GEMI, the cross-sectoral initiative on the coherent monitoring of the sustainable development goals, operates under the auspices of UN-Water.
Focusing on water, wastewater and sanitation, GEMI will establish guidelines on monitoring the goals 6.3 to 6.6, while offering the member states support in developing relevant capabilities. This is in support of existing initiatives.
GEMS/Water and the Federal Institute of Hydrology (BfG) will mainly contribute to developing the indicator 6.3.2. It is defined as share of water bodies (area) in a country with a good water quality compared to all water bodies.
A one-year pilot service providing satellite monitoring for GEMStat, using the Copernicus programme’s Sentinel satellites, is being installed. The resulting and checked products will be integrated into the GEMStat database.
The two-year SPONGE programme is part of the ESA Data User Element Innovators III projects. SPONGE is to demonstrate simplifications of the information management within the UN Water Community, of which GEMS/Water is a member. The project is headed by Odermatt & Brockmann Co. in Zurich (Switzerland).
Further information on SPONGE:www.odermatt-brockmann.ch/sponge
The WWQA project aims at identifying areas with current or future problems associated with freshwater quality as well as analysing options for action. The GEMS/Water Data Centre provides measured data from the GEMStat database to perform these tasks.
The assessment of the global water quality (World Water Quality Assessment, WWQA) is directed by UNEP in cooperation with GEMS/Water, and the Helmholtz Centre for Environmental Research (UFZ) in Leipzig. The Center for Environmental Systems Research (CESR) in Kassel is responsible for the analyses.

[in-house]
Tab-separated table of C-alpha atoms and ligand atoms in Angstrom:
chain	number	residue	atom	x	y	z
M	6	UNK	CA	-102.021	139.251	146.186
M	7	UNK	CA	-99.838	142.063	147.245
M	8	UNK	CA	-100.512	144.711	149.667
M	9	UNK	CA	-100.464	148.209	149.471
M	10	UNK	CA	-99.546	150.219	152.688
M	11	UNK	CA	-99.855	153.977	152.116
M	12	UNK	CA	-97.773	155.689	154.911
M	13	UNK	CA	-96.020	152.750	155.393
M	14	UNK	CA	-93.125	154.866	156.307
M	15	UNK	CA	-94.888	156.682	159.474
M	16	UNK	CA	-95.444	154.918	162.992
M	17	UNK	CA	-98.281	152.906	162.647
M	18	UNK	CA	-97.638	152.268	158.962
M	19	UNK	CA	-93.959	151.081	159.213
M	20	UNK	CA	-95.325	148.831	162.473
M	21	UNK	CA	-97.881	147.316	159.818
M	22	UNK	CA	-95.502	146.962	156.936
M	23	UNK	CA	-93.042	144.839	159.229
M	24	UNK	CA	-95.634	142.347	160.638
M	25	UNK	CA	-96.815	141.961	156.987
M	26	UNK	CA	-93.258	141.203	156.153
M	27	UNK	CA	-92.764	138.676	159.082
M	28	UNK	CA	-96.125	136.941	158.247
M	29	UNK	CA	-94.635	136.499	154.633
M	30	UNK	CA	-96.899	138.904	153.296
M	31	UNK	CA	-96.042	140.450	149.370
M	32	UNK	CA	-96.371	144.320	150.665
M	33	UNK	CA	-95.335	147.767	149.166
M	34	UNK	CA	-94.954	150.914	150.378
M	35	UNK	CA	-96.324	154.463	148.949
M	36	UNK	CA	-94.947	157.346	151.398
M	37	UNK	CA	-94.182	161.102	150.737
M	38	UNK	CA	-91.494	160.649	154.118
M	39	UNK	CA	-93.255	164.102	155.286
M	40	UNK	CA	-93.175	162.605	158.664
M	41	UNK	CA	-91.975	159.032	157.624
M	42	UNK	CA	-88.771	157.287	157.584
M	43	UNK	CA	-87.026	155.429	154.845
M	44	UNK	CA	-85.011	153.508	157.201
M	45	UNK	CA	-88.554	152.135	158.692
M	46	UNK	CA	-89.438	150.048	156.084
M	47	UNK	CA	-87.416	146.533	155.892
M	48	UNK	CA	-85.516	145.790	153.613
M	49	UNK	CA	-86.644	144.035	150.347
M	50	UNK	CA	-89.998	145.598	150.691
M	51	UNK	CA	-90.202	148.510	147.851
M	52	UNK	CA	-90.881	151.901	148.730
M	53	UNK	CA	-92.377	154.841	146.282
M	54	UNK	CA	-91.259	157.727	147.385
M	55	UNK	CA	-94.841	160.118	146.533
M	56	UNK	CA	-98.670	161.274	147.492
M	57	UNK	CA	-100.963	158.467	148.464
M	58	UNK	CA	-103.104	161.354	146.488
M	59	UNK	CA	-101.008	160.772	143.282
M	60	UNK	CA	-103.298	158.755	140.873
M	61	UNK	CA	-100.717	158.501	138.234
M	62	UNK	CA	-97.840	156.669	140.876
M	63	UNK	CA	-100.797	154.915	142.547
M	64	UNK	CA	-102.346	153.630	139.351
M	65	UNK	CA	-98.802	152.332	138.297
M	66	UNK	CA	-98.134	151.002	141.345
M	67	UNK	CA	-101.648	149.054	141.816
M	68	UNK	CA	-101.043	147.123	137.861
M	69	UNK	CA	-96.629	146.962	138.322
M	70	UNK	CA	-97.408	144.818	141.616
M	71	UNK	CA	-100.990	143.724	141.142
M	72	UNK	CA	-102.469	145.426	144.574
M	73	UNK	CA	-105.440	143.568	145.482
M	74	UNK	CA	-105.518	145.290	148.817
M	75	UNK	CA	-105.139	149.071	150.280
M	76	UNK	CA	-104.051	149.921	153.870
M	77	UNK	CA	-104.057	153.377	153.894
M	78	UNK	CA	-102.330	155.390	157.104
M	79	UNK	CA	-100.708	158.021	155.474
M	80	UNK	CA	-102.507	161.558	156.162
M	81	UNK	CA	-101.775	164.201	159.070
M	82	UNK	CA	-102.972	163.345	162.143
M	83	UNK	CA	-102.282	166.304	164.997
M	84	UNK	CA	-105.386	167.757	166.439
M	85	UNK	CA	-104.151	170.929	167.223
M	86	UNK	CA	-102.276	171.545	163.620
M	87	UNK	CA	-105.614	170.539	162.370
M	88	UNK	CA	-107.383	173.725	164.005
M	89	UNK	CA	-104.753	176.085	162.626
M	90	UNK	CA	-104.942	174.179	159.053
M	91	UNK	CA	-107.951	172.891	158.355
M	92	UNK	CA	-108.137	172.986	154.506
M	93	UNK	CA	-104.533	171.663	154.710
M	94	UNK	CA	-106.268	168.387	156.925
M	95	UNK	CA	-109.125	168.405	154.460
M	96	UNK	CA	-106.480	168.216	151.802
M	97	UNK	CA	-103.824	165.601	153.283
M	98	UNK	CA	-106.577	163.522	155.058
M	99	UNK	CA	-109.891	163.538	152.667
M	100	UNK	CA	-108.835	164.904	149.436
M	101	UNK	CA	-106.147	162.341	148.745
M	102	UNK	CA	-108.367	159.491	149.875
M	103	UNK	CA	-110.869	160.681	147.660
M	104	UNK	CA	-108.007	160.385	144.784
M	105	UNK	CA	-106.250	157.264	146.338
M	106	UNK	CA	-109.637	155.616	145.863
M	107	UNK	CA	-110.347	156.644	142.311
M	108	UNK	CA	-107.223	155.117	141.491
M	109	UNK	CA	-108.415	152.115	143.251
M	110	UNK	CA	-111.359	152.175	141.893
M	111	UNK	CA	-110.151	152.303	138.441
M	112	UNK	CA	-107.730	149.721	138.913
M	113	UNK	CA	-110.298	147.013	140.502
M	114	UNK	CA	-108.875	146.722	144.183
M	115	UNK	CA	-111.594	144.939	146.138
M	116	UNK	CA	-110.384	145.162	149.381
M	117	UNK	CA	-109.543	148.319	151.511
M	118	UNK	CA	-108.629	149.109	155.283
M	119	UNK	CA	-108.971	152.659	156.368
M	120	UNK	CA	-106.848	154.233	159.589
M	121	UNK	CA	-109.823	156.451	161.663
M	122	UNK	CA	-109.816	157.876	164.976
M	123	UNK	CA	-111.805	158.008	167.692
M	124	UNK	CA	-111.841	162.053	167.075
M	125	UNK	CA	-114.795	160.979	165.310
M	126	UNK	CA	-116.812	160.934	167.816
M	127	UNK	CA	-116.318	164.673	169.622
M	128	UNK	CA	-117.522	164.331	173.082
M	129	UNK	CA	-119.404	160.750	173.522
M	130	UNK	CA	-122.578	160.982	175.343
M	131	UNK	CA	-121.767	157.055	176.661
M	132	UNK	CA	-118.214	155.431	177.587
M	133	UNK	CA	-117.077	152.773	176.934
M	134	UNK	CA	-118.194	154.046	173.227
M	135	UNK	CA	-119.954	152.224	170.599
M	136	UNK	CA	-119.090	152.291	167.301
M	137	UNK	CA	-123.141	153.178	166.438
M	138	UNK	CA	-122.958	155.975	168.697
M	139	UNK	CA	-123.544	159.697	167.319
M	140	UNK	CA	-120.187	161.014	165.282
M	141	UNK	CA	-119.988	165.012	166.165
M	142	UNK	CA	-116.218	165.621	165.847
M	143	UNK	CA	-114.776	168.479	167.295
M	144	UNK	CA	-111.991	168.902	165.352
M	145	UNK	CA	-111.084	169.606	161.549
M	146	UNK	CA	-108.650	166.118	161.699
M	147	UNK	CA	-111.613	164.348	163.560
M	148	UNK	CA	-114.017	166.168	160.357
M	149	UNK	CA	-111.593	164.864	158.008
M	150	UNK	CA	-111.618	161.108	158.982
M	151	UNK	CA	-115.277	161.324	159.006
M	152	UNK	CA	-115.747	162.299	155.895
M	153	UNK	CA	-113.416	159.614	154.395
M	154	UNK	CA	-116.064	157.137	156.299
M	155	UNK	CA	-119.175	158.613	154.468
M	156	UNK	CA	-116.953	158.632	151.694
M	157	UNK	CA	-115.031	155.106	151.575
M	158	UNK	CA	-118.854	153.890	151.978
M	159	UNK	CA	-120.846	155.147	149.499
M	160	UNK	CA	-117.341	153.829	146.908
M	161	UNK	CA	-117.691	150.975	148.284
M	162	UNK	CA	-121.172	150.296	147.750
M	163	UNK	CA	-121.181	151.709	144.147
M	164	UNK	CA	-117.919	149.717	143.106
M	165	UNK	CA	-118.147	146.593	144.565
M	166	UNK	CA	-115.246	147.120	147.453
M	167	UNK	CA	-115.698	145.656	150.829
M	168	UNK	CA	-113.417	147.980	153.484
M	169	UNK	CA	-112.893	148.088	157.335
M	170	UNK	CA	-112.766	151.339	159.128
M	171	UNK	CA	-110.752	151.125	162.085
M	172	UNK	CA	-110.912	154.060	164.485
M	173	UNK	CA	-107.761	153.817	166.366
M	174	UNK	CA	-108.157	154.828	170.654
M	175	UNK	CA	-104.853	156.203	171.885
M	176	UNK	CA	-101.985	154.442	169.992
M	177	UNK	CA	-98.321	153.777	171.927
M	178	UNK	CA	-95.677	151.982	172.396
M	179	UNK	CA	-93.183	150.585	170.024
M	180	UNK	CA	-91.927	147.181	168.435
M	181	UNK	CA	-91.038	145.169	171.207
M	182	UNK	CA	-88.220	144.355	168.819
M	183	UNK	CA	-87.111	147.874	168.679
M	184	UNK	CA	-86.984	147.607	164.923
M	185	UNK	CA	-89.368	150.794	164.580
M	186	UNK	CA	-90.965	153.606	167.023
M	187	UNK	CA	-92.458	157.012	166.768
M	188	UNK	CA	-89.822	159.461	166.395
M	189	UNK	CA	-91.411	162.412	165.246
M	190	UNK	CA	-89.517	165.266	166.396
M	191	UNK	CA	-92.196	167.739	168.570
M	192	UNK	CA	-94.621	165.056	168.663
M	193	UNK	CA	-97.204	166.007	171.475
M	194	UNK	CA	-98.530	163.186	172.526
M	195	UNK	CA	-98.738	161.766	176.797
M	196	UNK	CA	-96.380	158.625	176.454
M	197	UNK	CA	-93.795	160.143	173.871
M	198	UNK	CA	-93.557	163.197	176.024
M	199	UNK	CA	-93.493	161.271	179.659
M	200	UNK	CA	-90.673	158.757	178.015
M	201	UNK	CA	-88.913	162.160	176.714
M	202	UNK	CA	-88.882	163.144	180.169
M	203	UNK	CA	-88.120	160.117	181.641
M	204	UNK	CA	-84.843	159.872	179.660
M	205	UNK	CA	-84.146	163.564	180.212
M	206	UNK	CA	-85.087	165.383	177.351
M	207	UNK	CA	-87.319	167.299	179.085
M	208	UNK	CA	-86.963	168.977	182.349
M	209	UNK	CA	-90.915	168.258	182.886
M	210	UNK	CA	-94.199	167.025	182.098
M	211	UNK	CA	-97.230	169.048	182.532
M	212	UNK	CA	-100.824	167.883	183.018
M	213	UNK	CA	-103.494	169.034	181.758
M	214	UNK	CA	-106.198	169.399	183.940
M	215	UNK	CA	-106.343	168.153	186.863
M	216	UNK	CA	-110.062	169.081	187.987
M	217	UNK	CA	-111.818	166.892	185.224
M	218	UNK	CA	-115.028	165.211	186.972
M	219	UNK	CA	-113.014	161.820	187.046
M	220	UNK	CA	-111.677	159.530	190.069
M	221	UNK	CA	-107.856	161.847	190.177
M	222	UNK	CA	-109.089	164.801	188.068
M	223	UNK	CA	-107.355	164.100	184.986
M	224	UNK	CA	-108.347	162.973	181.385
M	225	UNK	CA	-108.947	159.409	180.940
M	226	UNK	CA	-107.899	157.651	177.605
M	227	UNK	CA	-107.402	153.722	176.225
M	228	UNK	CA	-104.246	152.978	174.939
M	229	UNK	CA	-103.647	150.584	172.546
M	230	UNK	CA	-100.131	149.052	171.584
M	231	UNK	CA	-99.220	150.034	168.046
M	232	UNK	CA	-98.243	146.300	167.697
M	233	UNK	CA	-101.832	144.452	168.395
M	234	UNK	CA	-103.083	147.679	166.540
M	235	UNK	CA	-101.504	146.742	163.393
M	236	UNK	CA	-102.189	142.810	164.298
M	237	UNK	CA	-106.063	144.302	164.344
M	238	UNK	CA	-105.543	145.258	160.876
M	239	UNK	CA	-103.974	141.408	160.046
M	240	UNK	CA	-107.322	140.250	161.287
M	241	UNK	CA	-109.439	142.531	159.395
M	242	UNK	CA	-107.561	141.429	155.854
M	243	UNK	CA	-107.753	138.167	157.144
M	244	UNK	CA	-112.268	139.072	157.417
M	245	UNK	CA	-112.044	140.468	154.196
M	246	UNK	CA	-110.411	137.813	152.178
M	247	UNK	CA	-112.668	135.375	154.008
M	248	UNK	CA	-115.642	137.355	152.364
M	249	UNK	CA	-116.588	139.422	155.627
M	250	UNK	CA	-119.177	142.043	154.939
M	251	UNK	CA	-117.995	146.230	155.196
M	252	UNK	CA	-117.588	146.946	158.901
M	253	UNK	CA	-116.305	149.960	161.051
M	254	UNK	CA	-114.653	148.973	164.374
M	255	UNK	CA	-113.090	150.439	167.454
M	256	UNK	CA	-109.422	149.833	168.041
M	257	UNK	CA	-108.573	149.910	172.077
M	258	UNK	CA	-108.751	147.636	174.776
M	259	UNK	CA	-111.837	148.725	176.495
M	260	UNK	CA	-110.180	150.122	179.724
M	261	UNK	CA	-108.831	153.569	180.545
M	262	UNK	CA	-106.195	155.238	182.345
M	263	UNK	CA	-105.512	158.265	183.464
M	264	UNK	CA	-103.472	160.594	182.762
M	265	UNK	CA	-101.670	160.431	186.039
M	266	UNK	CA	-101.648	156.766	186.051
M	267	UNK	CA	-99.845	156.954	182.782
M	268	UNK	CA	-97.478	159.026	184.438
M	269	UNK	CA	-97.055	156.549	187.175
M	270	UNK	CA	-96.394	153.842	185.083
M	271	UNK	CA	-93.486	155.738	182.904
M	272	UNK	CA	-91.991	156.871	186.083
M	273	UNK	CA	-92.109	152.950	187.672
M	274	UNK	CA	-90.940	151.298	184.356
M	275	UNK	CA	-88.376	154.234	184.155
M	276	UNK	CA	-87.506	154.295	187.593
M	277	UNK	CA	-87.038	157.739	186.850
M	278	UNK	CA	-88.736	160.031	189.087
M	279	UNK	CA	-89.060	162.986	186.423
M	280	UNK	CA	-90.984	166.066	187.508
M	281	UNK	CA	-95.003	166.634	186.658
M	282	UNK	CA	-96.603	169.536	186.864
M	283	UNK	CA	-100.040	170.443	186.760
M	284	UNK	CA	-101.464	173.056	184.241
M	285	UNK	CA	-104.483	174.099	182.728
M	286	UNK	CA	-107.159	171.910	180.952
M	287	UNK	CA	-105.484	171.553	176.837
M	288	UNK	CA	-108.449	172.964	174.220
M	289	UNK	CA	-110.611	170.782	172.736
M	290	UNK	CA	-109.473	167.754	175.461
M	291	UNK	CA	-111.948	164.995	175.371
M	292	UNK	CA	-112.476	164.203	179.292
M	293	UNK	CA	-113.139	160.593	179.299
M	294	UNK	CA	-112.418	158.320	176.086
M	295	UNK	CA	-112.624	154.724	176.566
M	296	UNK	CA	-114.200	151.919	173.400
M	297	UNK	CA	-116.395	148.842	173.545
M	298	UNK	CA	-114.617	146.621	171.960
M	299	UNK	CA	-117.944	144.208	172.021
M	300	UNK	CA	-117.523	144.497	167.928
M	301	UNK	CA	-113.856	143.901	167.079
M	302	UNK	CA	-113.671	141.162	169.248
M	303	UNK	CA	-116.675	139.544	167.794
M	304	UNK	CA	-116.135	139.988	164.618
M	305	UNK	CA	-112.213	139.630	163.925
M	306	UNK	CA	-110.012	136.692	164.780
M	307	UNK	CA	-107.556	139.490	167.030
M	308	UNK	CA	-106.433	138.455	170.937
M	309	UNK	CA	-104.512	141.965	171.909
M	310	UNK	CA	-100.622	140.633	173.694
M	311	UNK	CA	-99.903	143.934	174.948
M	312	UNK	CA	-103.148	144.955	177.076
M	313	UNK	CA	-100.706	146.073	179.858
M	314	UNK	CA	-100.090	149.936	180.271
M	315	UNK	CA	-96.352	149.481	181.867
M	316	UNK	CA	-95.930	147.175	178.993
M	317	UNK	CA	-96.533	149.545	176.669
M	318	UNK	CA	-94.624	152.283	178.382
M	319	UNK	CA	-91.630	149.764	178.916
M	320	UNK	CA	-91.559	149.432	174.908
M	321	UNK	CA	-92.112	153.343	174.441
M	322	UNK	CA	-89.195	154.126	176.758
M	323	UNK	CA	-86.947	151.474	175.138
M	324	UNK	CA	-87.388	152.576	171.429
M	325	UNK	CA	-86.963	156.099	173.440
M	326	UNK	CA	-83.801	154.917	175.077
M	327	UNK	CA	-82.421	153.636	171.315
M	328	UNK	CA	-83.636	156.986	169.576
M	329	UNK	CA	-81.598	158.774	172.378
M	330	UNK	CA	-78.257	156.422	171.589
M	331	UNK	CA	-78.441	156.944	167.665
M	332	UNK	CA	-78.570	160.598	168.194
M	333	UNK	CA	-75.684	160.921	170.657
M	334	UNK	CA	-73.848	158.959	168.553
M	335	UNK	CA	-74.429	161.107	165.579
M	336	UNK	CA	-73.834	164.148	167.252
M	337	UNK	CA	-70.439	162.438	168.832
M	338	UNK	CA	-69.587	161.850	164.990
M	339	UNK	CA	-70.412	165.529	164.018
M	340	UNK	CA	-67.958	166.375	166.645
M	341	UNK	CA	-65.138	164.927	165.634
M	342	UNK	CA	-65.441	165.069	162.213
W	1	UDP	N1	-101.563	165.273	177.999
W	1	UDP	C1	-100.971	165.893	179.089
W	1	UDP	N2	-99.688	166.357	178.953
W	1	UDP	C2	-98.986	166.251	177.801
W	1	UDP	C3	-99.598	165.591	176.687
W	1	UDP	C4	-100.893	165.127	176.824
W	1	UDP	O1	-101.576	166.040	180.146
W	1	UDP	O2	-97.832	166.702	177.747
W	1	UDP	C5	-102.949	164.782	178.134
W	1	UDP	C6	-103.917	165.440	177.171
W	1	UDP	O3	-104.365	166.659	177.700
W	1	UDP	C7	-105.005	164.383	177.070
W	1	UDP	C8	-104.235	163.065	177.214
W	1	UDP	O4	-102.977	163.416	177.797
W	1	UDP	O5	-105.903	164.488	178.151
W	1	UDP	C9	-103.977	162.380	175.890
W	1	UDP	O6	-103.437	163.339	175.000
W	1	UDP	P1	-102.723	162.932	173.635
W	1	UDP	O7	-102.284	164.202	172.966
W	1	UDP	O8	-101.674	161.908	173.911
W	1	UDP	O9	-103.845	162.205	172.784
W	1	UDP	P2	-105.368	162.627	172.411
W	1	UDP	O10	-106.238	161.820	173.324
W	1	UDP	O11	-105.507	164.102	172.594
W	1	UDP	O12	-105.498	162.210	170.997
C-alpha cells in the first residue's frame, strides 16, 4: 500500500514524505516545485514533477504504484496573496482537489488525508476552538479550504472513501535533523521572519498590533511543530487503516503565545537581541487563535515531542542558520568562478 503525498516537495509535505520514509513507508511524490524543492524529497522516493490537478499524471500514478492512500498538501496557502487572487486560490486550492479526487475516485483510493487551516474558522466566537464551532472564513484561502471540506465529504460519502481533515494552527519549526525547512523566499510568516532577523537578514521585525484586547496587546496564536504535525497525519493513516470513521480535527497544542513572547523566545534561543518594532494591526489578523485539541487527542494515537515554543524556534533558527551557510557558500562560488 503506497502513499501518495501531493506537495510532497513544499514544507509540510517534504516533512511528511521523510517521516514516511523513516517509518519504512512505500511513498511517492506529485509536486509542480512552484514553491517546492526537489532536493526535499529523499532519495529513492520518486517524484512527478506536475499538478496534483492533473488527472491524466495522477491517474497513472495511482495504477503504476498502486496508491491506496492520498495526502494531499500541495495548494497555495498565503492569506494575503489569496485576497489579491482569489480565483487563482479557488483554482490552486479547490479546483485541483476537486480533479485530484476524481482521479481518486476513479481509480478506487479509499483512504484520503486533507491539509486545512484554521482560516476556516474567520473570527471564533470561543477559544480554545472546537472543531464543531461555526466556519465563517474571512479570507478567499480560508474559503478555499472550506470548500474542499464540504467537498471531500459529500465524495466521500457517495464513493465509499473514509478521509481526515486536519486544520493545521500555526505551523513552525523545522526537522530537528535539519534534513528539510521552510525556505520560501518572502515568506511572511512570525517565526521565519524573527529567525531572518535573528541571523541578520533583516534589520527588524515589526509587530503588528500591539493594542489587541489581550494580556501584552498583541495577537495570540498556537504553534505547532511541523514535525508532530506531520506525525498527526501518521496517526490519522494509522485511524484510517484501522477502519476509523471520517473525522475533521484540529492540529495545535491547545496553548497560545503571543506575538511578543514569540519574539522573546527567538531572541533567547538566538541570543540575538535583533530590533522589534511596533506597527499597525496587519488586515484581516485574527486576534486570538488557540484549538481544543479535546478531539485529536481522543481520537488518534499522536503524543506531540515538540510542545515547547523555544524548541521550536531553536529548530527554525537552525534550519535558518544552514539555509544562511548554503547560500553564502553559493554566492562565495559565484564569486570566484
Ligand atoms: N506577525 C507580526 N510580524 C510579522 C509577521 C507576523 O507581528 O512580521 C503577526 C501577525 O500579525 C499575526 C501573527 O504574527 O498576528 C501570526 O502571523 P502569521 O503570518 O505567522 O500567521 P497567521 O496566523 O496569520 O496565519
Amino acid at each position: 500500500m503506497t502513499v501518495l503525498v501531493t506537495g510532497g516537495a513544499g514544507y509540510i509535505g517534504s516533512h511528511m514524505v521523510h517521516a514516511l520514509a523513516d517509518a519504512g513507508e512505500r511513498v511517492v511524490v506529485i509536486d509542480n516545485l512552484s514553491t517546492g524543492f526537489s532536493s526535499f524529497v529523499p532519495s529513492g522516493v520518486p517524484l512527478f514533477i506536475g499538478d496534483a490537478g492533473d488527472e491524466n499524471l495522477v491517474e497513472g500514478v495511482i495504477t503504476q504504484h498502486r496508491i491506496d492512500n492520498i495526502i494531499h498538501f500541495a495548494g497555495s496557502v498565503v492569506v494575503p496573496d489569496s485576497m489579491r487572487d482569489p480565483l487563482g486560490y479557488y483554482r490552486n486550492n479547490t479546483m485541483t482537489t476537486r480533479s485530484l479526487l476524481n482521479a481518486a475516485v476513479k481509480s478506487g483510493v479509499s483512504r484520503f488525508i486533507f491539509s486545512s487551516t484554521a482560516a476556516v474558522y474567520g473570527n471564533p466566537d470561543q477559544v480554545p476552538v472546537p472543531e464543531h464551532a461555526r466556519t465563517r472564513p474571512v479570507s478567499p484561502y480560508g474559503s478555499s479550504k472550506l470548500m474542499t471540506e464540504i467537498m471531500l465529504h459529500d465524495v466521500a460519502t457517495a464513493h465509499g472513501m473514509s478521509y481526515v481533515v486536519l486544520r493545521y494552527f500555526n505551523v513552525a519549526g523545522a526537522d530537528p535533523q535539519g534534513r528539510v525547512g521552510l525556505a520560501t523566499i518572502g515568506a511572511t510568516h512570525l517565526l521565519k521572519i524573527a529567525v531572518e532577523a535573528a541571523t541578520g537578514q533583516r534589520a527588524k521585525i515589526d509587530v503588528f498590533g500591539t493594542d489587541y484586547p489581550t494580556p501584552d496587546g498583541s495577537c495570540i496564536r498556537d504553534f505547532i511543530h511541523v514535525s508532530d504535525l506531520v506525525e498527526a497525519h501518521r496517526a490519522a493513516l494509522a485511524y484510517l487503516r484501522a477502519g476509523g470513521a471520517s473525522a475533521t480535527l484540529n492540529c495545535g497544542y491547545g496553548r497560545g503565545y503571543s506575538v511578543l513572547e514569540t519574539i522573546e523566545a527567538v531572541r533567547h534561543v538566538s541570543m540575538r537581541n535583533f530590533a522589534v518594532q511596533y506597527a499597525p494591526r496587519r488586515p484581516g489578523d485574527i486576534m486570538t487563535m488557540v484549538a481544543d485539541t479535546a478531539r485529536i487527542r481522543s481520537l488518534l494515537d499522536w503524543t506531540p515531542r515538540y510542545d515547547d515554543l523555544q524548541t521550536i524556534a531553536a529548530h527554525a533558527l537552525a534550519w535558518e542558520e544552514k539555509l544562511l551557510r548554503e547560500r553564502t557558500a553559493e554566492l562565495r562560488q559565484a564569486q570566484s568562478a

The GEMS/Water programme was founded as a global network for water quality monitoring in 1978. Under the auspices of UNEP, the United Nations Environment Programme, GEMS involves the World Health Organisation (WHO), the World Meteorological Organisation (WMO) and UNESCO. The programme has been restructured and reorganised in 2014.
The GEMS/Water Programme aims at improving water quality monitoring in freshwater ecosystems. The data and information on water quality provided by participating countries provide a global overview of the condition of water bodies and statements on changes and trends at global, regional and local levels.
In February 2011, the UNEP Governing Council called on the governments and organisations in the member states to participate in the GEMS/Water Programme. The first UN Environment Assembly (UNEA) in July 2014 recommended GEMS/Water as a supporting mechanism to monitor the Sustainable Development Goals (SDGs). Special focus is on sub-target 6.3, aiming at improving water quality, and the corresponding indicator 6.3.2.
The GEMS/Water Programme comprises the following elements:
- Global Programme Coordination Unit (GPCU)
GPCU, located at the UNEP Division of Early Warning (DEWA) in Nairobi/Kenya, is responsible for the overall coordination of the programme and for providing information to decision-makers.
- GEMS/Water Capacity Development Centre (CDC)
- GEMS/Water Global Data Centre (DC)
The data centre of GEMS/Water is based on a treaty between UNEP and the Federal Ministry for the Environment, Nature Conservation, Building and Nuclear Safety. It is located at the Federal Institute of Hydrology in Koblenz.
- Regional Hubs
At the regional level, several Regional Hubs are planned to support the GEMS/Water Programme in communicating with the partners and in implementing programme activities especially in the field of capacity development in the individual regions. Currently, one Regional Hub for Latin America, the Caribbean and Portuguese-speaking countries has been established at the National Water Agency (ANA) of Brazil.
- Global Network
The worldwide GEMS/Water network currently comprises more than 80 countries with more than 3000 stations. The water quality data are provided by National Focal Points located at government authorities, and by Collaborating Focal Points from scientific and other institutions.